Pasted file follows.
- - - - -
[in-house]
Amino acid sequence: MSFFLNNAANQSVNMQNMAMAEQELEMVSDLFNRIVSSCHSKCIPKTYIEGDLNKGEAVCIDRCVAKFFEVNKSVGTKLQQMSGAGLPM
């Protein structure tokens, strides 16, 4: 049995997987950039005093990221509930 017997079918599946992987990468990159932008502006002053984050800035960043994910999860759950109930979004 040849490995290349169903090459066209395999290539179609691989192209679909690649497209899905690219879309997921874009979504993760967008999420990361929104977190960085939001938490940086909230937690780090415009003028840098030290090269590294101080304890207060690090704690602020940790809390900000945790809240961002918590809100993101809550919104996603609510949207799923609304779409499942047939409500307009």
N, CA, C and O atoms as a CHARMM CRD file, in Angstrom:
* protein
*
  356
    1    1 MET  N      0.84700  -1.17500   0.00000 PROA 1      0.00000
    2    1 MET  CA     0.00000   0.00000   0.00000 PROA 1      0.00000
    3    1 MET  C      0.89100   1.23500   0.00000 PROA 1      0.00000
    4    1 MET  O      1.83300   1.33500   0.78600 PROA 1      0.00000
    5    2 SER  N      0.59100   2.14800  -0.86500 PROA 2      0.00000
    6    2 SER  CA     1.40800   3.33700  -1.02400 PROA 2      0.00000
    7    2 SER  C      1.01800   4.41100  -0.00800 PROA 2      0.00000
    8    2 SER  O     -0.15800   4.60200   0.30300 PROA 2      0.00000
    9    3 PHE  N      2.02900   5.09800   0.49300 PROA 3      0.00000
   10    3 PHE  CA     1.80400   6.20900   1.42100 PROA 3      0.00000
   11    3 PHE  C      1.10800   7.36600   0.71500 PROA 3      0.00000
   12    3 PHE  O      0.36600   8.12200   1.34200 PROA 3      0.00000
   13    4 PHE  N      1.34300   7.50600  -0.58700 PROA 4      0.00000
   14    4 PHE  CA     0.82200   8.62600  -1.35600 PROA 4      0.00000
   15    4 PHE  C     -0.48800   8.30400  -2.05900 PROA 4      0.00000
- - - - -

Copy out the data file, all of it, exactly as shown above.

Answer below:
[in-house]
Amino acid sequence: MSFFLNNAANQSVNMQNMAMAEQELEMVSDLFNRIVSSCHSKCIPKTYIEGDLNKGEAVCIDRCVAKFFEVNKSVGTKLQQMSGAGLPM
């Protein structure tokens, strides 16, 4: 049995997987950039005093990221509930 017997079918599946992987990468990159932008502006002053984050800035960043994910999860759950109930979004 040849490995290349169903090459066209395999290539179609691989192209679909690649497209899905690219879309997921874009979504993760967008999420990361929104977190960085939001938490940086909230937690780090415009003028840098030290090269590294101080304890207060690090704690602020940790809390900000945790809240961002918590809100993101809550919104996603609510949207799923609304779409499942047939409500307009």
N, CA, C and O atoms as a CHARMM CRD file, in Angstrom:
* protein
*
  356
    1    1 MET  N      0.84700  -1.17500   0.00000 PROA 1      0.00000
    2    1 MET  CA     0.00000   0.00000   0.00000 PROA 1      0.00000
    3    1 MET  C      0.89100   1.23500   0.00000 PROA 1      0.00000
    4    1 MET  O      1.83300   1.33500   0.78600 PROA 1      0.00000
    5    2 SER  N      0.59100   2.14800  -0.86500 PROA 2      0.00000
    6    2 SER  CA     1.40800   3.33700  -1.02400 PROA 2      0.00000
    7    2 SER  C      1.01800   4.41100  -0.00800 PROA 2      0.00000
    8    2 SER  O     -0.15800   4.60200   0.30300 PROA 2      0.00000
    9    3 PHE  N      2.02900   5.09800   0.49300 PROA 3      0.00000
   10    3 PHE  CA     1.80400   6.20900   1.42100 PROA 3      0.00000
   11    3 PHE  C      1.10800   7.36600   0.71500 PROA 3      0.00000
   12    3 PHE  O      0.36600   8.12200   1.34200 PROA 3      0.00000
   13    4 PHE  N      1.34300   7.50600  -0.58700 PROA 4      0.00000
   14    4 PHE  CA     0.82200   8.62600  -1.35600 PROA 4      0.00000
   15    4 PHE  C     -0.48800   8.30400  -2.05900 PROA 4      0.00000